"It can bring with it a host of financial challenges, including several hidden costs that women may not be aware of," says Kapusta. "These include an impact on potential raises and promotions, [retirement] contributions, and potential growth of retirement savings."
Regarding retirement savings and growth, when a woman steps away from work (or downshifts to something less than full-time), she's sacrificing a stream of income (or a portion of that income) and eliminating the retirement contributions from that salary as well as possible employer-provided matching contributions. There's also the loss of potential investment growth for those contributions not being made.
Data also shows that women who step out of the workforce often return to a dramatically reduced salary—anywhere from 15 to 45 percent less, according to Kapusta. "When you come back at that lower salary, then you've got a lower base for everything—from bonuses to retirement contributions," she continues. "You're facing a different salary trajectory over the course of your career."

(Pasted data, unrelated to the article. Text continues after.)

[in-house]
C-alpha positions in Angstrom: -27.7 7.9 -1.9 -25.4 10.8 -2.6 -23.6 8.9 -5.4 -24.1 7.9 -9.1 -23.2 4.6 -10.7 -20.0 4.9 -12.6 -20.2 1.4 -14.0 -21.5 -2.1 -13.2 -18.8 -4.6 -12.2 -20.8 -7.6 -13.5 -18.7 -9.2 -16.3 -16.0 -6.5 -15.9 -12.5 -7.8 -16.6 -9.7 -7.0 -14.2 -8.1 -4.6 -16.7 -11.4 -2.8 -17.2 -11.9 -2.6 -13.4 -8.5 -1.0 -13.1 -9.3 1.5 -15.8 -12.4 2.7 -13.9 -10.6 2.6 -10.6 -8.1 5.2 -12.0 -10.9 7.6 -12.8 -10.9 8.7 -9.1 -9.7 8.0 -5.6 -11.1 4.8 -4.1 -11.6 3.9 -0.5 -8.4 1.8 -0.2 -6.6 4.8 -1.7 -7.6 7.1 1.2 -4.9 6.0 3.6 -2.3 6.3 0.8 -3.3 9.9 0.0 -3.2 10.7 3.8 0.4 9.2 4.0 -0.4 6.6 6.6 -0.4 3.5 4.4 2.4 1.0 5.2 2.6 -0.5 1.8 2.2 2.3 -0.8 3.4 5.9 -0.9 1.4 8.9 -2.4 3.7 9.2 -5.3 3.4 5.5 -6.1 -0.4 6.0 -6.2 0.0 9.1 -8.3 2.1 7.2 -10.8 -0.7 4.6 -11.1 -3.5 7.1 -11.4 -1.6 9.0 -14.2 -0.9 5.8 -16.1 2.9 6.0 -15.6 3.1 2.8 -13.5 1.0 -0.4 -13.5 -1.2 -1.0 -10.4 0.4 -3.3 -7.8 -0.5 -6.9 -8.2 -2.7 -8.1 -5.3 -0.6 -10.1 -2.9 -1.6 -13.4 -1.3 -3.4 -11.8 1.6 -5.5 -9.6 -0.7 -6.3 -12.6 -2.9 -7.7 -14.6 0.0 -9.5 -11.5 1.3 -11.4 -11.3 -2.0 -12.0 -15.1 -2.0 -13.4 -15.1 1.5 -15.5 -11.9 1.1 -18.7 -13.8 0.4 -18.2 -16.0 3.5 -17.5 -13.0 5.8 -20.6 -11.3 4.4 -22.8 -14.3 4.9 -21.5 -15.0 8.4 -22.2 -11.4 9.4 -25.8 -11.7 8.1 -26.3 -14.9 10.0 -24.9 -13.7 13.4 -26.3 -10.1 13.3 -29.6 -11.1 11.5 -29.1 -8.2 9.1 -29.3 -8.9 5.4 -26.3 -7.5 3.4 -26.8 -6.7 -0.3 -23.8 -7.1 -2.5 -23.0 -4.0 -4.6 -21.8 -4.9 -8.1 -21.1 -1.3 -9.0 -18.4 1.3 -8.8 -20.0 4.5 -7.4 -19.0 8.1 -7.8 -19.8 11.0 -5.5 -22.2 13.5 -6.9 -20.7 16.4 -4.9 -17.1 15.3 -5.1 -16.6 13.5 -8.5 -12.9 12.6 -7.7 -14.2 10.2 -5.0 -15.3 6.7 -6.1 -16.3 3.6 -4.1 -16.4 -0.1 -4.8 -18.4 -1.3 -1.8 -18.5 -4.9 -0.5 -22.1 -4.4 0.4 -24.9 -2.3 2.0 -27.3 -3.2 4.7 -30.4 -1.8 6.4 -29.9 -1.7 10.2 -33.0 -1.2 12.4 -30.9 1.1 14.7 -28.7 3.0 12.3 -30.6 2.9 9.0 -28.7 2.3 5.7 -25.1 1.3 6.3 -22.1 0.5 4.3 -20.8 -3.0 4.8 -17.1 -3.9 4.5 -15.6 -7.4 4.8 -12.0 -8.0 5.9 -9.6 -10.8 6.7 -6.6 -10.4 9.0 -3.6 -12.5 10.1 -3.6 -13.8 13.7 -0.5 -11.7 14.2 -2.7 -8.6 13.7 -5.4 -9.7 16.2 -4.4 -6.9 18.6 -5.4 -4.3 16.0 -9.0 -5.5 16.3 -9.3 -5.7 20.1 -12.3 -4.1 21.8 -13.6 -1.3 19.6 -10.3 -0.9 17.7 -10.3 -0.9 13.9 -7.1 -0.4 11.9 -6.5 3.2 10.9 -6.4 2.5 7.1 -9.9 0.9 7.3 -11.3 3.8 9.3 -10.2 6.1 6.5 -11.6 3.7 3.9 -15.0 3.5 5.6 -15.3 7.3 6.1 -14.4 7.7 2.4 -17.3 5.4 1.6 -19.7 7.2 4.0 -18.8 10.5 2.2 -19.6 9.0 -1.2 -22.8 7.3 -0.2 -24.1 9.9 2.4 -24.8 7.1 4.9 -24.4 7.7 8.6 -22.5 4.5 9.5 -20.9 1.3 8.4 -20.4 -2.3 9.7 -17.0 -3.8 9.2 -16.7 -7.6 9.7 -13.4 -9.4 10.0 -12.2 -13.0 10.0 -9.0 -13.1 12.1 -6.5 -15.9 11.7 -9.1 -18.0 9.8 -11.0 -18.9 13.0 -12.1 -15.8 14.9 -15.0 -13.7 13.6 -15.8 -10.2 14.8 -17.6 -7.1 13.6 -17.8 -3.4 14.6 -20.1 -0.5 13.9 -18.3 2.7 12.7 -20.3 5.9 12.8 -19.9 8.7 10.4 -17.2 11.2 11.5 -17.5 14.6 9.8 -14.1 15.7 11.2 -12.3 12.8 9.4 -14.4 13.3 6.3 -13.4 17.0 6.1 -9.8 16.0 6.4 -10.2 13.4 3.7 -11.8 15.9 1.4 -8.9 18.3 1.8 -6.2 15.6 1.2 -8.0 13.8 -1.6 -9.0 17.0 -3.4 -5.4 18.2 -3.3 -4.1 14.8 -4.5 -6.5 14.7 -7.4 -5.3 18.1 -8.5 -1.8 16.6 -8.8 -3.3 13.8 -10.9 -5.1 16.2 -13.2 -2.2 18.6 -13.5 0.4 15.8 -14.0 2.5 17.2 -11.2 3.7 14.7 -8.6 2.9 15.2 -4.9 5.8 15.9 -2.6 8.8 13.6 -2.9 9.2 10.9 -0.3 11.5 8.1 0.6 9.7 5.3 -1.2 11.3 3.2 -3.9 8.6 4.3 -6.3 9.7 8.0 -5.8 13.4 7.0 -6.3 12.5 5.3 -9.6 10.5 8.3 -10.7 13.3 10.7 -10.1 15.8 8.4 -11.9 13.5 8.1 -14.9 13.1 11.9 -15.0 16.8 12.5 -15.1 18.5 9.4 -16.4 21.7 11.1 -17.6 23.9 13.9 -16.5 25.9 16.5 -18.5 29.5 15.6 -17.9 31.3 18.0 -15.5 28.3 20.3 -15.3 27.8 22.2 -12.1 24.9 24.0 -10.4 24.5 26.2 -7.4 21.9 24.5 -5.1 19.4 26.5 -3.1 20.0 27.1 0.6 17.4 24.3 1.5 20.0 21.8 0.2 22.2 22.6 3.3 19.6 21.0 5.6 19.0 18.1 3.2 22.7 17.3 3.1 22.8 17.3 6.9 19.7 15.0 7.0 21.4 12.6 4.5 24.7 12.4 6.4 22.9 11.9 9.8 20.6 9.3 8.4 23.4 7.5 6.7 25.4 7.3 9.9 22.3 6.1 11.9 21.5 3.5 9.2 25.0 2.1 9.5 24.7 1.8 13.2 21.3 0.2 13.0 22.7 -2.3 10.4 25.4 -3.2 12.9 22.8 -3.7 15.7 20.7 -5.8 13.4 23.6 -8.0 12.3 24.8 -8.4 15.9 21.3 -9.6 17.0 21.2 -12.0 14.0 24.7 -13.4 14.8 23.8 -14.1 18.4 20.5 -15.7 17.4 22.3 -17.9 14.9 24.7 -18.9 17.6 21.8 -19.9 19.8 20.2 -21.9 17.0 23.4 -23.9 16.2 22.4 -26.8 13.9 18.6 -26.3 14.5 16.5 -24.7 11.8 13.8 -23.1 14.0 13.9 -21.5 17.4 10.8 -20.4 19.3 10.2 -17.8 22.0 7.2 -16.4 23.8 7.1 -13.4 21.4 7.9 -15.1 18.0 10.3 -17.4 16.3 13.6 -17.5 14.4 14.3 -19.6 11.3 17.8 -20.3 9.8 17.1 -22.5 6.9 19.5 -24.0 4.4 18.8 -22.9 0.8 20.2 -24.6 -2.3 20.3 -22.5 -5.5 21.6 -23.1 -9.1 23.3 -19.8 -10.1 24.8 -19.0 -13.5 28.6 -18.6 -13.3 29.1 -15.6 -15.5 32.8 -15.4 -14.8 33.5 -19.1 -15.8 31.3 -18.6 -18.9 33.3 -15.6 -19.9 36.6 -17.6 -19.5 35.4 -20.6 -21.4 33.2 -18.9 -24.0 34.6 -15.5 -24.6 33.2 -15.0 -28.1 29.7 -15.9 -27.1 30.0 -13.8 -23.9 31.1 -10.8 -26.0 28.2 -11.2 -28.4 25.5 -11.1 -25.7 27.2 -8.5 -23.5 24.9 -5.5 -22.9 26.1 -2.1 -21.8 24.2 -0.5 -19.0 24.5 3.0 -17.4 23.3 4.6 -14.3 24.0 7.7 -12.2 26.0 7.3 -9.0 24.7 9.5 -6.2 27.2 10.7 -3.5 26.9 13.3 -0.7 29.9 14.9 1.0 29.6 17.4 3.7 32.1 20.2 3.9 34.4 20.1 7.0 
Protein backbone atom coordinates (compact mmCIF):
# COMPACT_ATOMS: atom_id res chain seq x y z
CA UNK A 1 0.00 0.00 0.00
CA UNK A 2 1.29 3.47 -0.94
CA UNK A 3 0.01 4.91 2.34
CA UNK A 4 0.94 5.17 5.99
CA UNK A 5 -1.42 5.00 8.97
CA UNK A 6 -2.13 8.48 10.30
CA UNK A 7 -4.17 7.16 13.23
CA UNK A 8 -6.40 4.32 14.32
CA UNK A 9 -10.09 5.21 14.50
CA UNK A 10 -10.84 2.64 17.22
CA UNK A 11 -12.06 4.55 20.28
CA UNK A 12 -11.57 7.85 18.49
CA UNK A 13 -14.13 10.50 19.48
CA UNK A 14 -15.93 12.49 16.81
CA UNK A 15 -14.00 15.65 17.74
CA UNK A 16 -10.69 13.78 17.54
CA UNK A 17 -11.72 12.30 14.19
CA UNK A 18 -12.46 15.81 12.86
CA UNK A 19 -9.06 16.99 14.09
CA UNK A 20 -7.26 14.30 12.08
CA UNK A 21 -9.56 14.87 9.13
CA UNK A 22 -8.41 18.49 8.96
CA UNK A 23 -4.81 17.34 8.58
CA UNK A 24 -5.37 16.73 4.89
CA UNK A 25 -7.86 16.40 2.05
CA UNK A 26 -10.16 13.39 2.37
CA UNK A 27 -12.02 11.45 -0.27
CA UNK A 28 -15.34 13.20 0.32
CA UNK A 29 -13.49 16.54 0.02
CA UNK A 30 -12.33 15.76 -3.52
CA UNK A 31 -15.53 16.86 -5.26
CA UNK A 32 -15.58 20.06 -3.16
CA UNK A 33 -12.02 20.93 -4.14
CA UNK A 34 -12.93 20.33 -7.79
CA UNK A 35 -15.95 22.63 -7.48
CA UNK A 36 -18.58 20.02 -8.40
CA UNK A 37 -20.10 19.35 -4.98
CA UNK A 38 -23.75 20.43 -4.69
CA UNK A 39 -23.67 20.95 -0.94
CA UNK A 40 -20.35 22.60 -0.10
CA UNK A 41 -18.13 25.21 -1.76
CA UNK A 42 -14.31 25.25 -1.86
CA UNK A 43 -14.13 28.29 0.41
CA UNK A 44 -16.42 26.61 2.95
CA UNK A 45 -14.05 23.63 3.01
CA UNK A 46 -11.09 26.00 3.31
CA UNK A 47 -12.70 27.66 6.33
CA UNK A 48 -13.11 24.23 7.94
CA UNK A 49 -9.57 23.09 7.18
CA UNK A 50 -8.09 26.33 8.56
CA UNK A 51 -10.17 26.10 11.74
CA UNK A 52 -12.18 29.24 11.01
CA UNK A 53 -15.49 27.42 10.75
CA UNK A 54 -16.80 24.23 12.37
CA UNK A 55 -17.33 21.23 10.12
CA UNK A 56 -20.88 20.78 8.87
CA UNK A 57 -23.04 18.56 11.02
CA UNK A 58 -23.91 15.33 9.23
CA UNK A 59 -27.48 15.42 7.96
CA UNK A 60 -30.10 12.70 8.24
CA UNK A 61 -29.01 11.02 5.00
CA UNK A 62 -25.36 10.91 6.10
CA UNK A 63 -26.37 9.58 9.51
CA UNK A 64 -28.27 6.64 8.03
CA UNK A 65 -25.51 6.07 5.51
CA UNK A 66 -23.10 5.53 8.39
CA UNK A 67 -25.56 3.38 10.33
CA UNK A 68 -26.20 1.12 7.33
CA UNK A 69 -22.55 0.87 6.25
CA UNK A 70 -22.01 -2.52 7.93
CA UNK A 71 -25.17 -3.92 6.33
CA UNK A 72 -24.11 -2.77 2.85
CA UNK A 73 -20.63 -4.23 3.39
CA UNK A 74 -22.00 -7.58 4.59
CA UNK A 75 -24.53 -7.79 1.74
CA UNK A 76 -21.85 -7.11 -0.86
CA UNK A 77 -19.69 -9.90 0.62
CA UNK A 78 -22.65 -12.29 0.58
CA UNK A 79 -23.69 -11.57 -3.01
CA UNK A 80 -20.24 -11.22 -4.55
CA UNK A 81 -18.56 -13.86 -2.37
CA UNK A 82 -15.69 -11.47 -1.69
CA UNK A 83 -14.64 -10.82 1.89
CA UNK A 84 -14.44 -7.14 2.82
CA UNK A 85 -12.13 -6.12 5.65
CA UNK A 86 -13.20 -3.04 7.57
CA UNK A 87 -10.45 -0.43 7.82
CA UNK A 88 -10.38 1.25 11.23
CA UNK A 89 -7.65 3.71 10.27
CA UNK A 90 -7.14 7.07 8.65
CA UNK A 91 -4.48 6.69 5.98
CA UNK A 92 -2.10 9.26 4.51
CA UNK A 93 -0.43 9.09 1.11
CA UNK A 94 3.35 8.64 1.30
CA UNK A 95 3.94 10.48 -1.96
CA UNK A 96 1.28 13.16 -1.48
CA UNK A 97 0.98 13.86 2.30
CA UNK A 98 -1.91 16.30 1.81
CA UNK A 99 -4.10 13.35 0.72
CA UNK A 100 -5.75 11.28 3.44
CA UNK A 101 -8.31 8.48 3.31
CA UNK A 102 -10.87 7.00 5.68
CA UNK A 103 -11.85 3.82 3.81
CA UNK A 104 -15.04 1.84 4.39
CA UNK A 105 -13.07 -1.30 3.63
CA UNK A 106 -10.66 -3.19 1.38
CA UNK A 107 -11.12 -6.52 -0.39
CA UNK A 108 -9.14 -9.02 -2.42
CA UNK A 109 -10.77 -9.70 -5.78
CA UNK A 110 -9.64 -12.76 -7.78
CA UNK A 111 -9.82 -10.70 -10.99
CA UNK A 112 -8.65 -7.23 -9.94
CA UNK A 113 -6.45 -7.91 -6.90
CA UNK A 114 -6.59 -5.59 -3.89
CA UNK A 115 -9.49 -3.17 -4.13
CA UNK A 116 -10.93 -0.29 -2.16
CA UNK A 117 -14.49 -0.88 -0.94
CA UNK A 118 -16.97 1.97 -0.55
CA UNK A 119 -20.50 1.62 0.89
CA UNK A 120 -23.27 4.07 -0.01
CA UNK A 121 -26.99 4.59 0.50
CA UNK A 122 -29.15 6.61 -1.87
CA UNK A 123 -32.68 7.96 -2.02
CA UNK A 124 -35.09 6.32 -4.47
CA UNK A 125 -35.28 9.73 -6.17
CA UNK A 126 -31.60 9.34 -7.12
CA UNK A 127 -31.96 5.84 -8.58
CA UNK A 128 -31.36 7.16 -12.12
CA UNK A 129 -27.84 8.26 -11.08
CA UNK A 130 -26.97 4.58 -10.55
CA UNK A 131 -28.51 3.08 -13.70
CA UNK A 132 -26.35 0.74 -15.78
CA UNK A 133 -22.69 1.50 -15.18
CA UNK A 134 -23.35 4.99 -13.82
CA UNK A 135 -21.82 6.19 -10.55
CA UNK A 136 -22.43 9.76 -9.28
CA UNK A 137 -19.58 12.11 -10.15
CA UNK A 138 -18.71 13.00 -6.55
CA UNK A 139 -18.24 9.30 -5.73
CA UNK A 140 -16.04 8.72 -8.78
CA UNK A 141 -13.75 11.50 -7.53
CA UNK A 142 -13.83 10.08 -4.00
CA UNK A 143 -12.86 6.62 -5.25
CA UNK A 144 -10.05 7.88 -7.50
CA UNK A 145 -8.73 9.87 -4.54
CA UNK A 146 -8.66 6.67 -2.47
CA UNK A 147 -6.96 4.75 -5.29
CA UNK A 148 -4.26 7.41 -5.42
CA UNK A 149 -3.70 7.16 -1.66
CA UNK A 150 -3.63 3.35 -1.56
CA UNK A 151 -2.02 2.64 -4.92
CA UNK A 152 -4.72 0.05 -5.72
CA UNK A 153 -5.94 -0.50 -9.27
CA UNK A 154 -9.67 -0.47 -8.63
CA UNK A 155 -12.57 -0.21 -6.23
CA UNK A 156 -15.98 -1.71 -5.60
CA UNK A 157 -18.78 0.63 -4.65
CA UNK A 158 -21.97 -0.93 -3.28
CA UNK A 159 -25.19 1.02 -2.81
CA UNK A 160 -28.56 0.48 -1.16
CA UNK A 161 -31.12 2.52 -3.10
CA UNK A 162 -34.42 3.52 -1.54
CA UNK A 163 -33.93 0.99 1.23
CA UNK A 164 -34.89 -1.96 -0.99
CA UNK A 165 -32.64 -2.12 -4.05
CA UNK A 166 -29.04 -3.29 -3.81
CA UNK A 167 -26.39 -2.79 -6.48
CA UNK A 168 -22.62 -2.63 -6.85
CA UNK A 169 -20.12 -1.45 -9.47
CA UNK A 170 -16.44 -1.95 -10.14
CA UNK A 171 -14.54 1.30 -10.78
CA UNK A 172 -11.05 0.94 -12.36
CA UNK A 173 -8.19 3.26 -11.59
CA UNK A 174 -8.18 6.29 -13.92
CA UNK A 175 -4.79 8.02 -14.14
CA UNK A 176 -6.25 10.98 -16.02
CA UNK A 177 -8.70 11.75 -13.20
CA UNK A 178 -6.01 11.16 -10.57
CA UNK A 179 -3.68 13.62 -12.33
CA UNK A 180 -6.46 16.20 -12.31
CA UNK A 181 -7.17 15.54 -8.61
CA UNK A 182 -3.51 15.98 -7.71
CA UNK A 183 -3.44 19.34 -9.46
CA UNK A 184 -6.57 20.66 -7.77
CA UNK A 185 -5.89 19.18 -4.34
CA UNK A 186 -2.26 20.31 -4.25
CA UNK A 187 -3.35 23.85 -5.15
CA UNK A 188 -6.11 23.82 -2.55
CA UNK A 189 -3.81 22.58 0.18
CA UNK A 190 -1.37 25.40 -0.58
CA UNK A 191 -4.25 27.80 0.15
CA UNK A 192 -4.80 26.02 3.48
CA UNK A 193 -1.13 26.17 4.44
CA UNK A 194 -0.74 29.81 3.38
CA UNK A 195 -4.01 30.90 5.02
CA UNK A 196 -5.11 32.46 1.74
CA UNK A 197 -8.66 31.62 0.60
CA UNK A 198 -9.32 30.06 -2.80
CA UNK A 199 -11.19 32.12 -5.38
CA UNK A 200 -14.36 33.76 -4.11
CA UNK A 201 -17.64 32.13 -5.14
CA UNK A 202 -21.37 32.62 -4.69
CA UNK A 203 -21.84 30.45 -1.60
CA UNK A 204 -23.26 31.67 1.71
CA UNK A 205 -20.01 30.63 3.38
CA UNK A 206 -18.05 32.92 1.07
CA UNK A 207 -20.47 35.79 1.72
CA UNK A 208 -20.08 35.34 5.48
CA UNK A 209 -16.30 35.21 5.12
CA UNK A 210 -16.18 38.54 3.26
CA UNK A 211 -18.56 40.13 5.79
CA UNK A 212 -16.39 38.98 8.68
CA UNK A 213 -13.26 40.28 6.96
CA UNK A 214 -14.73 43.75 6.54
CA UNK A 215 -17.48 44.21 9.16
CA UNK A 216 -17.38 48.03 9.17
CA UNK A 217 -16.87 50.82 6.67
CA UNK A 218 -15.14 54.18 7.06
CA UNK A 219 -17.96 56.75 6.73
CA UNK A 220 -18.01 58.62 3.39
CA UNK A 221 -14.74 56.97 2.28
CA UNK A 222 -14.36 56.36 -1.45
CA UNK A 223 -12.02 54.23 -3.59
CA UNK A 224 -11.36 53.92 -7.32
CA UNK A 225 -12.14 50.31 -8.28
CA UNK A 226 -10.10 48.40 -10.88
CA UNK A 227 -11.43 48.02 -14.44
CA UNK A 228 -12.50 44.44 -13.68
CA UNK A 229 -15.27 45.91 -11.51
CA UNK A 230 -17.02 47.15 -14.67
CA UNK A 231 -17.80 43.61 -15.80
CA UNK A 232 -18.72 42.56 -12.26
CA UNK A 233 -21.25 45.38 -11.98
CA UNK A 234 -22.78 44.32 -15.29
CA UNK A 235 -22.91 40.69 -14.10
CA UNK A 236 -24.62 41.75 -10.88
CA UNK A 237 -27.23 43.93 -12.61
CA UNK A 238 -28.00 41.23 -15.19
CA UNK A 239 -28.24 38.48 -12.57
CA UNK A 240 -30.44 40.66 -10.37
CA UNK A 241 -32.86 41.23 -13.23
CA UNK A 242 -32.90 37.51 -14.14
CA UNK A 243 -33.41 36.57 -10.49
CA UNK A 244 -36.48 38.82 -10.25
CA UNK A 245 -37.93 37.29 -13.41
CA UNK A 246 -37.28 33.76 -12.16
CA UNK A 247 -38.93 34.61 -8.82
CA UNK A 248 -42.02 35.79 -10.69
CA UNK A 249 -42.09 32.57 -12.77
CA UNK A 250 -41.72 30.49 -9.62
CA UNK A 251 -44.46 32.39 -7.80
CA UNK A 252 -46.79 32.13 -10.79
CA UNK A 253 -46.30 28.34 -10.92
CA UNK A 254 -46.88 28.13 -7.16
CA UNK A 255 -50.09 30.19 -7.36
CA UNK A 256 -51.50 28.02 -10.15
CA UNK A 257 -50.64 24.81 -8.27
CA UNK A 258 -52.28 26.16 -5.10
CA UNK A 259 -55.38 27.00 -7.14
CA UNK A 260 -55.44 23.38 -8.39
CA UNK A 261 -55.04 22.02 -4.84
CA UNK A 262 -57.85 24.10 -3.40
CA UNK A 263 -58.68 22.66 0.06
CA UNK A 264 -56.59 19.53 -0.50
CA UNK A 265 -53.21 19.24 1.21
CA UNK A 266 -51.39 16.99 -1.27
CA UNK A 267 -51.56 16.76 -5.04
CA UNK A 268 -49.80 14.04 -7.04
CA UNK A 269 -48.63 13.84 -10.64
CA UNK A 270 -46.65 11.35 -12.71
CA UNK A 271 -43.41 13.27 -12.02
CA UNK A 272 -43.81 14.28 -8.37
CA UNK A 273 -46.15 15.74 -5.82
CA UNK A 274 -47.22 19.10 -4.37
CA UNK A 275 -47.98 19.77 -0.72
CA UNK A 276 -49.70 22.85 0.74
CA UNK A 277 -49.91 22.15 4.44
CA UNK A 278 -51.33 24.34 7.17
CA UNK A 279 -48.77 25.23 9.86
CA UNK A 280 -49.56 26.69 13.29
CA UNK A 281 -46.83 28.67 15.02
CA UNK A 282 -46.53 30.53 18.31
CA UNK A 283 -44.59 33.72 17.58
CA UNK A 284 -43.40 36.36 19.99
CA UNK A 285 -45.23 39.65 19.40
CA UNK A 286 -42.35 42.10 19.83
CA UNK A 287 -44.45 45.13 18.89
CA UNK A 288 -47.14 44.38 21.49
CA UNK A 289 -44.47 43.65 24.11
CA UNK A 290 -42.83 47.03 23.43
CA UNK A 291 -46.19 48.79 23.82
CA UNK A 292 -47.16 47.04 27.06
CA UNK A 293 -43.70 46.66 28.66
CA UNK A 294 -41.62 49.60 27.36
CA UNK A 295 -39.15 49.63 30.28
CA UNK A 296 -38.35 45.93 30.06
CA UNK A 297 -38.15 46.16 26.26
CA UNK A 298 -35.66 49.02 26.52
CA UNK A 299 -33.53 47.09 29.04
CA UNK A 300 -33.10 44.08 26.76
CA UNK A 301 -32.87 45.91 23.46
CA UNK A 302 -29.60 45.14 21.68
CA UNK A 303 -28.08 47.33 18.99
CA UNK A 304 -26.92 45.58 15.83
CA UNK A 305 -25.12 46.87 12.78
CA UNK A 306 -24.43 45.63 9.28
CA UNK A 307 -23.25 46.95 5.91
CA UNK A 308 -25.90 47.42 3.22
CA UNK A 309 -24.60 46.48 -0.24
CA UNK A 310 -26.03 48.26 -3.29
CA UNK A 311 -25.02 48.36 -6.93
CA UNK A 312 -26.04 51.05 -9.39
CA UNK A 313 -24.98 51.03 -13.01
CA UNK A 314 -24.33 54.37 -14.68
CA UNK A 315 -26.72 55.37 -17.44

The gender wealth gap
Let's face it: The wealth gap had women facing an uphill climb financially even before the pandemic. The wealth gap is the difference between men's and women's sum of all financial resources—earnings, investments, retirement savings, and additional assets (such as property)—and is often a result of career choices and trajectories. "When we think about and model the financial life journey of a male versus a female, we observe that women's financial lives are very different," says Surya Kolluri, head of the TIAA Institute, which oversees research on financial security.
Planning for time away